Saturday, November 30, 2013

"[...] a tool to show possible buyers"

Huckleberry Finn was already in press in 1884 when publisher Charles L. Webster received an alarmed letter from an advance salesman: A mischievous engraver had altered the illustration above to give it a rather darker character (NSFW).
     It certainly puts a new spin on the caption.
     Despite a reward of $500, the prankster was never identified. Webster had to call back all published copies of the novel, cut out the plate, and tip in a new one, delaying publication past the Christmas season. But it’s fortunate they caught it when they did — it could have ruined Mark Twain’s career."
Futility Closet
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“[…] It was too easy. Someone took the opportunity handed to him by the gods (most likely Loki or Hermes, depending on one’s cultural preference) and went for it. As with Twain’s other books, salesmen flooded American cities attempting to sell the book [Huckleberry Finn] through subscription before it was published. In lieu of showing a copy of the book that hadn’t yet been completed, the salesmen were given a prospectus as a tool to show possible buyers what the finished product would look like. The prospectus mimicked the binding of the book (including samples of the more expensive leather options), portions of the text, and examples of the illustrations. It was one of these traveling salesmen who first discovered the problem.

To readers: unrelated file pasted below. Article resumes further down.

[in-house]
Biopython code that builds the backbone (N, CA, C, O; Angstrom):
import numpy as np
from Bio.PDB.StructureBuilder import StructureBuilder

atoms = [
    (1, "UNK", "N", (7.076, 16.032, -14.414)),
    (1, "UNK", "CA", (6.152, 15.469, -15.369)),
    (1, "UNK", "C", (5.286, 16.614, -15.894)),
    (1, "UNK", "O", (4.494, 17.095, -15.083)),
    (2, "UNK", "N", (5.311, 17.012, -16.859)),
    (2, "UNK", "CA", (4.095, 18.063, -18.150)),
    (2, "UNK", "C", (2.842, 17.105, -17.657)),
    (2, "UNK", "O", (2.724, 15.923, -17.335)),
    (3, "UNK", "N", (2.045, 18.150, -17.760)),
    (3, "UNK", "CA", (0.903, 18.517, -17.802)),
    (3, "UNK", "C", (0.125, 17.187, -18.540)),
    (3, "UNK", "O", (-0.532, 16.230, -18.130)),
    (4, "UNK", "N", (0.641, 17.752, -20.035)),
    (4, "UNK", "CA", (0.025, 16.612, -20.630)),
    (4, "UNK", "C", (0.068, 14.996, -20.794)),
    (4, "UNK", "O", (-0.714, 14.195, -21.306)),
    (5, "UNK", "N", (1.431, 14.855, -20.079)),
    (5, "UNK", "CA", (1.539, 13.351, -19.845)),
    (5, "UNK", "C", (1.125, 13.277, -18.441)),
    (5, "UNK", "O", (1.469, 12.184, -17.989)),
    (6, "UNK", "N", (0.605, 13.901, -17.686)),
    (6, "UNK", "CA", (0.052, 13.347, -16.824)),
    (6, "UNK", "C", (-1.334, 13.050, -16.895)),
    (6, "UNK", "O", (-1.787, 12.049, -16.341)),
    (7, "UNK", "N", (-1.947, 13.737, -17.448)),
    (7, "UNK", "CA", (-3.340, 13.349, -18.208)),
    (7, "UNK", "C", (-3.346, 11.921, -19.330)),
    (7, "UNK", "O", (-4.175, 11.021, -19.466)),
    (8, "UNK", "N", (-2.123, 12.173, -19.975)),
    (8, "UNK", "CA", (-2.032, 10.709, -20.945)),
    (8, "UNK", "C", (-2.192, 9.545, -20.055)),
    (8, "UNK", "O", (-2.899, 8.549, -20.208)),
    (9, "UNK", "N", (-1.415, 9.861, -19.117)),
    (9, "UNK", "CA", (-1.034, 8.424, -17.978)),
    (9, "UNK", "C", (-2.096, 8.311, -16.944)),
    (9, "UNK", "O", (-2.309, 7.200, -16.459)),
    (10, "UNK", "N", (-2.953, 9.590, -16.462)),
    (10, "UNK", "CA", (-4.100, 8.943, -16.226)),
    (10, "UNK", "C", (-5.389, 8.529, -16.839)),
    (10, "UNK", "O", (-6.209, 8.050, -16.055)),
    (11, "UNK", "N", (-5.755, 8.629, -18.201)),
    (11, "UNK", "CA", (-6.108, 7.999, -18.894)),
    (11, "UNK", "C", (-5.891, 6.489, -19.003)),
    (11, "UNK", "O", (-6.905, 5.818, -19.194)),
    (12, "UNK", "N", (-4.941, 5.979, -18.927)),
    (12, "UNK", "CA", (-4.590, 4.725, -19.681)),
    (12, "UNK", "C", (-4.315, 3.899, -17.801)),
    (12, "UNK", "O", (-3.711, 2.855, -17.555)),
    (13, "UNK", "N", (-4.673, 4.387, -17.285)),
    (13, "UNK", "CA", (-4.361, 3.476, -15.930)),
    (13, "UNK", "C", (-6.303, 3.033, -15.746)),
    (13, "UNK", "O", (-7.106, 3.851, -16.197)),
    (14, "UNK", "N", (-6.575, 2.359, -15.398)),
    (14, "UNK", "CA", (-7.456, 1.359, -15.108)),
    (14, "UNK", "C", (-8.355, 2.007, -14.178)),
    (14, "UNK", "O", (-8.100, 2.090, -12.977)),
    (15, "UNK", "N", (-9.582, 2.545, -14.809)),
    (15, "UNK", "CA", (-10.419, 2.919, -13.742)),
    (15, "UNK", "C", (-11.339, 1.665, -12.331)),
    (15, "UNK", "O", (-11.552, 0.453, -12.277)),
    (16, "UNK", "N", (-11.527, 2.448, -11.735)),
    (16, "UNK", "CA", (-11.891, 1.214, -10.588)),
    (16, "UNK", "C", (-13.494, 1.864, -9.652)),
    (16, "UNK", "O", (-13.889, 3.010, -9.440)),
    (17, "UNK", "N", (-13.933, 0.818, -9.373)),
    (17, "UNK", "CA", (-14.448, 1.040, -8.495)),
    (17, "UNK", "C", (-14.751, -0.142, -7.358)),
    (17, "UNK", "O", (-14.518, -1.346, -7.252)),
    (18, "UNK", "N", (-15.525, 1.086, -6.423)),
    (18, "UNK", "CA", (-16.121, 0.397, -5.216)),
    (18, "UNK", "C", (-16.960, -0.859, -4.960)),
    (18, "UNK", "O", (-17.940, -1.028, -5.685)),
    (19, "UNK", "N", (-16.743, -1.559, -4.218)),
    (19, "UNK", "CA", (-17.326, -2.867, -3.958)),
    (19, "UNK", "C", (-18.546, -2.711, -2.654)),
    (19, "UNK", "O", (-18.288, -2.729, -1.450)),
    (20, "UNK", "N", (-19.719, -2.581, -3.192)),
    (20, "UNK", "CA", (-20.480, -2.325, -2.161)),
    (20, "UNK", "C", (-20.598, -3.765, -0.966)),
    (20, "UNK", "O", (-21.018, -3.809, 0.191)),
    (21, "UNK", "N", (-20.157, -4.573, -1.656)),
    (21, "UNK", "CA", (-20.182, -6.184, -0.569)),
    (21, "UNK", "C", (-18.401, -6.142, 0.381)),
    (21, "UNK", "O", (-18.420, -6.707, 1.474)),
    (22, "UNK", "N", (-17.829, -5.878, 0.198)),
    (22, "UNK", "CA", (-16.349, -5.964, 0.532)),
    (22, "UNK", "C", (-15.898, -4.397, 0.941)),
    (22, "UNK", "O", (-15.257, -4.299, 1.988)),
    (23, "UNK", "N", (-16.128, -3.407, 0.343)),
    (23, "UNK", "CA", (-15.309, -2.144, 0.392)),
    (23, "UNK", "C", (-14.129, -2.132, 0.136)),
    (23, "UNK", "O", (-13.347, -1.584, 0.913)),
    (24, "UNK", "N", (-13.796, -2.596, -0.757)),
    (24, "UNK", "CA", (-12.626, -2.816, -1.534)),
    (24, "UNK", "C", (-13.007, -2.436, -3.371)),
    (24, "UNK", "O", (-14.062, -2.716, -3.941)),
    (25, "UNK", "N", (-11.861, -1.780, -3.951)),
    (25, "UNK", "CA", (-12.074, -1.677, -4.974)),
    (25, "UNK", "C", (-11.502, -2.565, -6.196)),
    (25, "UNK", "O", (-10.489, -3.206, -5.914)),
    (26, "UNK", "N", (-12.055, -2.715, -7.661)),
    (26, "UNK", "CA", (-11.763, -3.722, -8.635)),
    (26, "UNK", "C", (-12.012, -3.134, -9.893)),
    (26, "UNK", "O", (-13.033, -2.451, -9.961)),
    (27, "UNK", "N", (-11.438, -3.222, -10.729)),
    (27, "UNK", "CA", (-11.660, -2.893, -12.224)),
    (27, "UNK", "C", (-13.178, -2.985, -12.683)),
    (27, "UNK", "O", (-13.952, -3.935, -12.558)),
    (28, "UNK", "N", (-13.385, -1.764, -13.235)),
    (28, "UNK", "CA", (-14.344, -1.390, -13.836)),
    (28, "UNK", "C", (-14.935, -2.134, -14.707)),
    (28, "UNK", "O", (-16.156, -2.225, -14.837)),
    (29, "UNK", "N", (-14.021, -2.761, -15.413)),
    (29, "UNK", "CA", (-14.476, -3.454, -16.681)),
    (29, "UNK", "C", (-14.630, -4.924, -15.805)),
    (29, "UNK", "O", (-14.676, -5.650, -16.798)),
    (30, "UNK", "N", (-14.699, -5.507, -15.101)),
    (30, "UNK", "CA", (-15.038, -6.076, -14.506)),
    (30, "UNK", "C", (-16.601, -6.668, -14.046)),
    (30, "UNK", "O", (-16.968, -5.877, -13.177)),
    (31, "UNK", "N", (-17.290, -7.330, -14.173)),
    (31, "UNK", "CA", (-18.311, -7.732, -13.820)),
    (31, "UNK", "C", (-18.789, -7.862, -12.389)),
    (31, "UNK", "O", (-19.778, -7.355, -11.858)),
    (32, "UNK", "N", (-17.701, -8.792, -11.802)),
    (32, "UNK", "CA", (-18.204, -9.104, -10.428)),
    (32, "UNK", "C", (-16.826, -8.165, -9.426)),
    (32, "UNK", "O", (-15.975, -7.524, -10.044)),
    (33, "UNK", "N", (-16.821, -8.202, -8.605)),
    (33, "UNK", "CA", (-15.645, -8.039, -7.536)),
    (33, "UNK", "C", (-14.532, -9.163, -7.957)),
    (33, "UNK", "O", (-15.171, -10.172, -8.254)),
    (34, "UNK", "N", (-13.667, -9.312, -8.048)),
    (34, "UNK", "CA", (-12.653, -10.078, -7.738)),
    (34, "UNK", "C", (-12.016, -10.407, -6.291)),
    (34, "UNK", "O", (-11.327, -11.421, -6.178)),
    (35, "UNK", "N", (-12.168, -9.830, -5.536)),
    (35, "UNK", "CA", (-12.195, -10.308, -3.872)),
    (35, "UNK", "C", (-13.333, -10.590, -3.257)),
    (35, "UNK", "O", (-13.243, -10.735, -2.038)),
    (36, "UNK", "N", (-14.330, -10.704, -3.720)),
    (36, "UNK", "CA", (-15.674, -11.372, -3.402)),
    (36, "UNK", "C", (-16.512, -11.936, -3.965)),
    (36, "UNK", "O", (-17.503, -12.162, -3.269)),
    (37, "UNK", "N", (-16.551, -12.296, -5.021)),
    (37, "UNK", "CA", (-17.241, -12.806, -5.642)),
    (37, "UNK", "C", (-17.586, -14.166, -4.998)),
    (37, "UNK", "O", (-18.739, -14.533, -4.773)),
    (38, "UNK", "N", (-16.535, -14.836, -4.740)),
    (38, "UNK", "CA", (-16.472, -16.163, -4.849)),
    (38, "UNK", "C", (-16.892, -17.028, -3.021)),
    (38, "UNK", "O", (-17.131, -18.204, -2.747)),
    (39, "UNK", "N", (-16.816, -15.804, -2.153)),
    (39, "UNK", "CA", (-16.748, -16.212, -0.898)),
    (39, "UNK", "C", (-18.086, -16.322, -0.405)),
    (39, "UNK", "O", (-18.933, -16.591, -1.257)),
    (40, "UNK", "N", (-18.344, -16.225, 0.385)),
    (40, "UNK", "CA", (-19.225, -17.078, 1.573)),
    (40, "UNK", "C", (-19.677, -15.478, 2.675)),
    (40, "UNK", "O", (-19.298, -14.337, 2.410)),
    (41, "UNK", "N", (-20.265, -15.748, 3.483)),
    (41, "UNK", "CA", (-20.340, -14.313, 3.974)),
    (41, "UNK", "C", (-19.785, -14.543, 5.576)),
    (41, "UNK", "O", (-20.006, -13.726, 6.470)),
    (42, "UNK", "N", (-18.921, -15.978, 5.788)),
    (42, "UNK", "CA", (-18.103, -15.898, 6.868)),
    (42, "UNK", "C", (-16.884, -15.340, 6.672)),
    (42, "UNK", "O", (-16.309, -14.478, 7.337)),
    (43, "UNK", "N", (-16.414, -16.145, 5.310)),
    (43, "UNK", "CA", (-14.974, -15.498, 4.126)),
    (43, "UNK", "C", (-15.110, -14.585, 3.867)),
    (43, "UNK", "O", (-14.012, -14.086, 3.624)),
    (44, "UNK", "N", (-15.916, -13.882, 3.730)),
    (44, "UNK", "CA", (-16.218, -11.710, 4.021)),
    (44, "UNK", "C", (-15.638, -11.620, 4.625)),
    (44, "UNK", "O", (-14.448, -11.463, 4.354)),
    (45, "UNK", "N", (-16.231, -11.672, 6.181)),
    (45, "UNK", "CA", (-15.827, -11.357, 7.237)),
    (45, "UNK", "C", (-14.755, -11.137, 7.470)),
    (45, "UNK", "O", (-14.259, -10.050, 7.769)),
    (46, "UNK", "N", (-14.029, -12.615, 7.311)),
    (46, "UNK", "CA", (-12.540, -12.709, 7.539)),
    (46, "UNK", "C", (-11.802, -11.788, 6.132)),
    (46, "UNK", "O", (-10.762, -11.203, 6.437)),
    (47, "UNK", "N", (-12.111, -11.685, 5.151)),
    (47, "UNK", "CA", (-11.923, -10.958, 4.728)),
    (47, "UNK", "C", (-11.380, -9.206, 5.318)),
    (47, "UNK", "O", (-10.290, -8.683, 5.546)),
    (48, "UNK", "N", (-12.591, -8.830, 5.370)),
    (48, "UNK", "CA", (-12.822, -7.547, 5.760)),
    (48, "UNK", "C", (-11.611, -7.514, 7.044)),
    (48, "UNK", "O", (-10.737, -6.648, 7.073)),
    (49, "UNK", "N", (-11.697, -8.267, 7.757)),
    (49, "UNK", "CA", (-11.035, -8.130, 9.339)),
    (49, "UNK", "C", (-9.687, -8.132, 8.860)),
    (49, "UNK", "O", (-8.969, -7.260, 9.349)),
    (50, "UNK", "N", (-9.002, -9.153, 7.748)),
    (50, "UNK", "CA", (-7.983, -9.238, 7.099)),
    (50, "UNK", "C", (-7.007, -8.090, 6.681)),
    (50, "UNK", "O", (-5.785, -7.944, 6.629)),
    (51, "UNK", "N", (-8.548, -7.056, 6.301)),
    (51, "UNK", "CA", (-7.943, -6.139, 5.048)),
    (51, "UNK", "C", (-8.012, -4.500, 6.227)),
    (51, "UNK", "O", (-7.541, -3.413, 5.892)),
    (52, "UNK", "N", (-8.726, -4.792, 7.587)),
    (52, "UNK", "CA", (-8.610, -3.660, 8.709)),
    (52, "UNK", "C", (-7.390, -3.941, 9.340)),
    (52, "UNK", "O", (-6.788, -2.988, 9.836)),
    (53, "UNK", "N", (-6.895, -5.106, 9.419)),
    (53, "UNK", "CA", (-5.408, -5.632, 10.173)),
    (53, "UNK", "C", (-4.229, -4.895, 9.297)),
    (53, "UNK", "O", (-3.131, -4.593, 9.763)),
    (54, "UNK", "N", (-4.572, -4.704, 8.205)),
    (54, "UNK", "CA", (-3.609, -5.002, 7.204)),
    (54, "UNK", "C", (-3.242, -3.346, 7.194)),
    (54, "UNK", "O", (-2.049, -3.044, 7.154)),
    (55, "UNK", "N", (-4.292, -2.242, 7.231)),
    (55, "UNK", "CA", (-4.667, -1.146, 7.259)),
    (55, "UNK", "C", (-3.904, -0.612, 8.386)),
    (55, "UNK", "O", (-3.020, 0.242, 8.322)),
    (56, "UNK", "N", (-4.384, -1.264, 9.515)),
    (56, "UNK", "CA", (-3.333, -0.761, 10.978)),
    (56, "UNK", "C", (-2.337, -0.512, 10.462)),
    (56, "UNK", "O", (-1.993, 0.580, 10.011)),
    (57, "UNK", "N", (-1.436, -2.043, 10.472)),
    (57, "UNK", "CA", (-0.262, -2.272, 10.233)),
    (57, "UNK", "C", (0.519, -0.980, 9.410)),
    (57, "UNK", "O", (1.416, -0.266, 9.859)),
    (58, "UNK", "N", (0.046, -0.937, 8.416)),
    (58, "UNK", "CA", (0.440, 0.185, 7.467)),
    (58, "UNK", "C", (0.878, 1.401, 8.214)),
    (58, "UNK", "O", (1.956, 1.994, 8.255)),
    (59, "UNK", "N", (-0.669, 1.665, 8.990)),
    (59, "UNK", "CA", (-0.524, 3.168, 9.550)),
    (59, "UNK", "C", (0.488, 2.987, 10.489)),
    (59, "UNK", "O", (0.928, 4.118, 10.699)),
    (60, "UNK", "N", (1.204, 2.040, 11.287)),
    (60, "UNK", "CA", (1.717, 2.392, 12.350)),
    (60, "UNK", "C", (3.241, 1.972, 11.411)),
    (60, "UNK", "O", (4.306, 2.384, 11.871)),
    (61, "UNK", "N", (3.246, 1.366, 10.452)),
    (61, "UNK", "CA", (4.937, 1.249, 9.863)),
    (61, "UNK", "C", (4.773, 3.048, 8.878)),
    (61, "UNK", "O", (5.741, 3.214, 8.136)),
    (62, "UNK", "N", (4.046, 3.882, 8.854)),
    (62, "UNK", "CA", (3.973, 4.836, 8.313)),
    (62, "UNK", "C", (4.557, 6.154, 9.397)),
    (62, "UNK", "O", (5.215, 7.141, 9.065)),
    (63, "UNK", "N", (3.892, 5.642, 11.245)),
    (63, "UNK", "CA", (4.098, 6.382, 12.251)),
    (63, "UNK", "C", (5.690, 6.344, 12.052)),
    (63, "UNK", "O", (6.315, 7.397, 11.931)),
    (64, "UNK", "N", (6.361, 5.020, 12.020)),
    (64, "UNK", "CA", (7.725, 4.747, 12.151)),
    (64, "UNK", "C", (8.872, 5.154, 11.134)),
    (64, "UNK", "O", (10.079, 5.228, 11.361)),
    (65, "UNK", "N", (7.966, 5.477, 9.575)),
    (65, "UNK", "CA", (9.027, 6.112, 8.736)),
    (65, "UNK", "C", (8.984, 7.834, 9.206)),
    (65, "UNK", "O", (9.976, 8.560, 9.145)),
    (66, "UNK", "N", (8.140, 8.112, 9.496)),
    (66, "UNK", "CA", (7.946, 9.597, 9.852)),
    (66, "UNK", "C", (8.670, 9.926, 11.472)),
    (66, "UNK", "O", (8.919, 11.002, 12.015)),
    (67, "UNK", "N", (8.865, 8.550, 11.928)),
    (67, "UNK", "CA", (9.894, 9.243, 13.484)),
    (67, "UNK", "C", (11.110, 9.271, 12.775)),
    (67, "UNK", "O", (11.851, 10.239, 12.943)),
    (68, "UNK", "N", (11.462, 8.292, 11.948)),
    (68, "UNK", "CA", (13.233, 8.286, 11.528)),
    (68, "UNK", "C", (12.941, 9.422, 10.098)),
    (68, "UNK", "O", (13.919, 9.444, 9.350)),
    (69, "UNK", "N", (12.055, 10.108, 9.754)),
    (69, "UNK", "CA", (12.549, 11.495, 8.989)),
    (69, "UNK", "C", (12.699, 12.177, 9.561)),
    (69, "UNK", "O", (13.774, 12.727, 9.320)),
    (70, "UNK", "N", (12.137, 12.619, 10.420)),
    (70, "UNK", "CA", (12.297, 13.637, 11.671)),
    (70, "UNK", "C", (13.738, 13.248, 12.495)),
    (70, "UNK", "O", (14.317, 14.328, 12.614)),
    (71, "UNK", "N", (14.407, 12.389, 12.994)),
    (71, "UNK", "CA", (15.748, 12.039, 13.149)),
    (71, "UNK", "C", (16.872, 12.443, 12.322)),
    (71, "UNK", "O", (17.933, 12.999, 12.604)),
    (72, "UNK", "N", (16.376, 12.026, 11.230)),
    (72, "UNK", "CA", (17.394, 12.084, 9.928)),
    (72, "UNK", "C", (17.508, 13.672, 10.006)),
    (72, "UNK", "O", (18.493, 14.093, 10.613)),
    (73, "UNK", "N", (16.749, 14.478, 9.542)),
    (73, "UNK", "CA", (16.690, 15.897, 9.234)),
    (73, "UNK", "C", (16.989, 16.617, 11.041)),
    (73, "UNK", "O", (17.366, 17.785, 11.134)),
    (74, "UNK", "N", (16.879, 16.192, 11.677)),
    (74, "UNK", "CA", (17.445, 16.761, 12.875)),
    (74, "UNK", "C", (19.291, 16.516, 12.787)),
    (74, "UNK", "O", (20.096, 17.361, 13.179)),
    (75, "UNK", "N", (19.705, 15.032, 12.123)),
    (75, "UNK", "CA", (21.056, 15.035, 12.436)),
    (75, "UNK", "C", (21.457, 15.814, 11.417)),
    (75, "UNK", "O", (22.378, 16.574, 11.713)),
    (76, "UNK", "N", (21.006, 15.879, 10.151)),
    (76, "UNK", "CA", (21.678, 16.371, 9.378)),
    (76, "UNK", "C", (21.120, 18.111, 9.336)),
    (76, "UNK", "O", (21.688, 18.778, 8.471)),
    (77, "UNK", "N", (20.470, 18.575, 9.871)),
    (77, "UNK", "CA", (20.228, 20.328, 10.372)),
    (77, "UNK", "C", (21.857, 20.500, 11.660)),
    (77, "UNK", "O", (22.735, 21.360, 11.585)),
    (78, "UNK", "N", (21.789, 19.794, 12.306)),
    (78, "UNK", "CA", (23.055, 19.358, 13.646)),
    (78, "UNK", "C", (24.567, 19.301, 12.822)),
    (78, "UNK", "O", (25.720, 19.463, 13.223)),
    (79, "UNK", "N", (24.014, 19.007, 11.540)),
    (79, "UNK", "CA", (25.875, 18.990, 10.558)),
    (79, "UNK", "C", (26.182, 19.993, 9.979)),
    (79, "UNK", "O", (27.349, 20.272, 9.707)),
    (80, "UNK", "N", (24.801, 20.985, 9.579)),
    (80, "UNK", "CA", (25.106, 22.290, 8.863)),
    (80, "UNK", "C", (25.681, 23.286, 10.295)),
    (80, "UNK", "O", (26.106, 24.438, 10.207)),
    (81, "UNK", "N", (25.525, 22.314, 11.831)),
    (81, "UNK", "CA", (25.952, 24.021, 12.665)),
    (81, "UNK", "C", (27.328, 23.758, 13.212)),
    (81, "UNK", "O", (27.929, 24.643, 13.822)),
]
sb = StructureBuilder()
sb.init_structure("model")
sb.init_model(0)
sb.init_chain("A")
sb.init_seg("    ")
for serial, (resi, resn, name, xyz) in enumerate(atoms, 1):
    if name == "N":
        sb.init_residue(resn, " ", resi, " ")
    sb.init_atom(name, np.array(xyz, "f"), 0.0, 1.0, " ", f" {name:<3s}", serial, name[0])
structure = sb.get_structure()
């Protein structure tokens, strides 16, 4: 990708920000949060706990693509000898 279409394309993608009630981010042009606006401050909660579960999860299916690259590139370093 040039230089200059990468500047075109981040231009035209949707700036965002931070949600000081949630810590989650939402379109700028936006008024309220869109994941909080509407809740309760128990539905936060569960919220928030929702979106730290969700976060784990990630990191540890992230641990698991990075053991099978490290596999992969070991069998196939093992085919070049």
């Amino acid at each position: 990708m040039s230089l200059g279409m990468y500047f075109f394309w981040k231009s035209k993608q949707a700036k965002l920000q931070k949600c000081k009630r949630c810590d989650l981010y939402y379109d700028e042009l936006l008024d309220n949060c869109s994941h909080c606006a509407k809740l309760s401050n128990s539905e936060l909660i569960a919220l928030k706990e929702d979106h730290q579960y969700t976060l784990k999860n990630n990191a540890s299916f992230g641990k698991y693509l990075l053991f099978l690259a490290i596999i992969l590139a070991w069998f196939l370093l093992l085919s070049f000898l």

The Uncle Silas plate had been defaced. A couple of minor strokes onto the engraved plate had given Uncle Silas a penis, sticking out obscenely in Huck’s direction. Uncle Silas was exposing himself to the boy.
     Suddenly Mrs. Phelps’s odd smile and the caption took on a new meaning.”
Aldine by Rebecca Romney
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